The copyright argument is not really a philosophical battle, but rather a battle between interest groups. This, Louis Menand argues, is really what drives us to blog about and argue over piracy, appropriation, court opinions, and anything and everything copyright. I have to agree.
In this week’s New Yorker, Menand, a Harvard professor, gives a great primer on copyright law. He then focuses on the two main philosophical rationales for copyright protection (Anglo-American and European), and with a surprising twist, explains how the European conception of copyright is in fact much stricter than the Anglo-American version. This is going to come as a huge surprise to many, especially those that love to trash the U.S. and American law.
What’s the main difference between the two? Moral rights, Menand adds, stemming from a French and German desire to assert their cultural superiority while simultaneously fending off the crass commercialization and commodification of culture.
On this point Menand quotes Peter Baldwin, professor of history at UCLA (whose book, The Copyright Wars, Menand is supposed to be reviewing), “Copyright’s evolution is often told as a story of American cultural hegemony,” he says. “In fact, the opposite is more plausible.”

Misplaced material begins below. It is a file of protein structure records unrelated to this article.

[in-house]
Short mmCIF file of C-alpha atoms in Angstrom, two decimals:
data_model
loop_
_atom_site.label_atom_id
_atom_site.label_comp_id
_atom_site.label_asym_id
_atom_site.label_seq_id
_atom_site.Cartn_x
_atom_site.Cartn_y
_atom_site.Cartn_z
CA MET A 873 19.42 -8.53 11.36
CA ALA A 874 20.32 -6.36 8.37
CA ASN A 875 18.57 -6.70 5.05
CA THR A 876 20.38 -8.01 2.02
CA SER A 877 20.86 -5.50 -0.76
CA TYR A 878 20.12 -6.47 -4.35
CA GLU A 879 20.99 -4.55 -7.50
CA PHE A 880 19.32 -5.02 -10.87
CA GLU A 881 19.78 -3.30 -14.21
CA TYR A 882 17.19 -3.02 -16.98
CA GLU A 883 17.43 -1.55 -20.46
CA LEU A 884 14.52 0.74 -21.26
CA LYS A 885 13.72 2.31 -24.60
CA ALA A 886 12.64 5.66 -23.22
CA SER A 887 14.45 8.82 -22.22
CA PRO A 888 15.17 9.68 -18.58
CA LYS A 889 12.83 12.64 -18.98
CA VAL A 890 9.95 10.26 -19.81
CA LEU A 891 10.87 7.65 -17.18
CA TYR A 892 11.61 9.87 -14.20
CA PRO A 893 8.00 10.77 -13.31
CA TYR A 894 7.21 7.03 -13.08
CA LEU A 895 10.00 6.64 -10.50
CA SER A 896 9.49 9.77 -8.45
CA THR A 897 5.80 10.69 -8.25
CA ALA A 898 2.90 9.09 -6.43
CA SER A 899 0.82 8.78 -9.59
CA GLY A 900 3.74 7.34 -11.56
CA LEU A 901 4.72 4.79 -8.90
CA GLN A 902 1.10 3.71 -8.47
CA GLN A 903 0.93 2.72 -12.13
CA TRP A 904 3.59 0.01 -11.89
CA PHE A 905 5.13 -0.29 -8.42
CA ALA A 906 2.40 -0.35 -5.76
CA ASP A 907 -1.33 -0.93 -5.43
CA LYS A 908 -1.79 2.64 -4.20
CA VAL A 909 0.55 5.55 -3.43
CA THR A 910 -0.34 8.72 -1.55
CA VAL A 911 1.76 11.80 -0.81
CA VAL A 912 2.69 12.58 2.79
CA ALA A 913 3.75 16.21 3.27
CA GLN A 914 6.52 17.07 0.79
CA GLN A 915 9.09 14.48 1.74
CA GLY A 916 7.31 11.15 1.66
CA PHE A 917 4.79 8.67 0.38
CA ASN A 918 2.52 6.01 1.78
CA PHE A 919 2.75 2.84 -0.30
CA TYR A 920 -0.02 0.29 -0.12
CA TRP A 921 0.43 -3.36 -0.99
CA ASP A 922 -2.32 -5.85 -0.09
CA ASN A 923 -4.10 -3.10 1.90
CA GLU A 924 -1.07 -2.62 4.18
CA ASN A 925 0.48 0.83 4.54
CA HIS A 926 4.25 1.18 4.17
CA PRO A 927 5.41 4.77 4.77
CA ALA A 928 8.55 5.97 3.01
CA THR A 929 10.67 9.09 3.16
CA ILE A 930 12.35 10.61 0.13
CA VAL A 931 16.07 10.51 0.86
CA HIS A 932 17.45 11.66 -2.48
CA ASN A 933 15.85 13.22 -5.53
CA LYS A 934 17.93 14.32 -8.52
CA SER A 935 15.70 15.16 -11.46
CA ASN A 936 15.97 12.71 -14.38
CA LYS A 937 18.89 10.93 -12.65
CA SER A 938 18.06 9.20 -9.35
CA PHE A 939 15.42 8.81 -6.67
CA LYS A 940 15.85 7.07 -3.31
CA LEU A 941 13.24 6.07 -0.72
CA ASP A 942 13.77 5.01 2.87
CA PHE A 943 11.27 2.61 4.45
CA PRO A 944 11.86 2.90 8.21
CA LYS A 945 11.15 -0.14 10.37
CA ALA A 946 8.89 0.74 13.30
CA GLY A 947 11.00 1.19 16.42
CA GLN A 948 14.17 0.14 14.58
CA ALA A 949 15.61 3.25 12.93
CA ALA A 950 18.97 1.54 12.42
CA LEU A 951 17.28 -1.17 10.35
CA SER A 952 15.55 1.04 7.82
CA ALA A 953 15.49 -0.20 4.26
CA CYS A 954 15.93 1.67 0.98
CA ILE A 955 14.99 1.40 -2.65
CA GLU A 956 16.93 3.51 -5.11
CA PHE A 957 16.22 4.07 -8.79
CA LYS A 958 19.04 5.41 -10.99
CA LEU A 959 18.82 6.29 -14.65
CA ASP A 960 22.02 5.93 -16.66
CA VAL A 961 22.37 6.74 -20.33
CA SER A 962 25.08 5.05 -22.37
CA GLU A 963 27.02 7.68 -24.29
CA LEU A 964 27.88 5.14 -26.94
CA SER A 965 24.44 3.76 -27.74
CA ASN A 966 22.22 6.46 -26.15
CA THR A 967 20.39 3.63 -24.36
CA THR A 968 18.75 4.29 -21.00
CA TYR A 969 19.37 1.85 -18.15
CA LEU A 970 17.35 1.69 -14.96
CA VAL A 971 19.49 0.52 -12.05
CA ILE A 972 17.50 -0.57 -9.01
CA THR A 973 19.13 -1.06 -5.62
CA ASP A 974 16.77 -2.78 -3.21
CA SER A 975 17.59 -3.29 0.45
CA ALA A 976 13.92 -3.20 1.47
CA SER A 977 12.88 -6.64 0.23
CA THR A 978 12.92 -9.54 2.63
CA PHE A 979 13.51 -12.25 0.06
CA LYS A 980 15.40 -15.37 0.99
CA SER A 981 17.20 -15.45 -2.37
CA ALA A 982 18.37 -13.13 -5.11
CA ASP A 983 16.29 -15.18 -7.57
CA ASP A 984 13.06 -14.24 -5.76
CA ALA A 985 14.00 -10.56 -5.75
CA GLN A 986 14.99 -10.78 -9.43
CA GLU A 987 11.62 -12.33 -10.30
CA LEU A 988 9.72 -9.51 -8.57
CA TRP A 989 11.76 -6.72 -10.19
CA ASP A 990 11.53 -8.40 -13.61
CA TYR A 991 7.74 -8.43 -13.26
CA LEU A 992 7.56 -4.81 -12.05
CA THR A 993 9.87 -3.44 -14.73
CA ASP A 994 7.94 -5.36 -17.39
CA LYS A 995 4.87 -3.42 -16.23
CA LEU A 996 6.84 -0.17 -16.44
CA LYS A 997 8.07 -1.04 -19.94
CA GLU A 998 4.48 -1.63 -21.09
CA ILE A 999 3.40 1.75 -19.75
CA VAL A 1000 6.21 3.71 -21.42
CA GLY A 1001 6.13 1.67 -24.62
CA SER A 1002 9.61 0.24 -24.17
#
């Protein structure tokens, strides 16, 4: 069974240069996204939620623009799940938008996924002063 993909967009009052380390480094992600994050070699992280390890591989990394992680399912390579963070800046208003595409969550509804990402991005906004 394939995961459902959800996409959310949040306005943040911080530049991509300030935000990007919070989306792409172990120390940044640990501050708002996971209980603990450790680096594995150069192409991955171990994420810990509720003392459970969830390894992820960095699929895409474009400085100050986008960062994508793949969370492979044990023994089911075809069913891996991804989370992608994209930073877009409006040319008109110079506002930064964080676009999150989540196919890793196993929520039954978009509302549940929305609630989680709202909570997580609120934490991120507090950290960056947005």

Call it moral rights or call it European, copyright is a battle of interest groups (I think Clancco’s interests are quite evident). Copyright isn’t killing creativity any more than it’s keeping me from blogging, making art, viewing art, tweeting, teaching, or reading the New Yorker. Is it keeping you?
Menand emphasizes this by adding that we, as a species, can probably survive without Motown (whose copyrights William Patry laments are in limbo due to overly strict American copyright laws).
But people aren’t going to stop writing and reading novels, or making and listening to music. The analog-era industries will find—they are already in the process of finding—a sounder business model. For the rest of us, less is at risk. The species can survive without cheaper copies of Mickey Mouse cartoons and “Finnegans Wake.” It is hard to write these words, but the species can probably survive without Motown.
If we can survive without Motown, we can certainly survive without most appropriation art.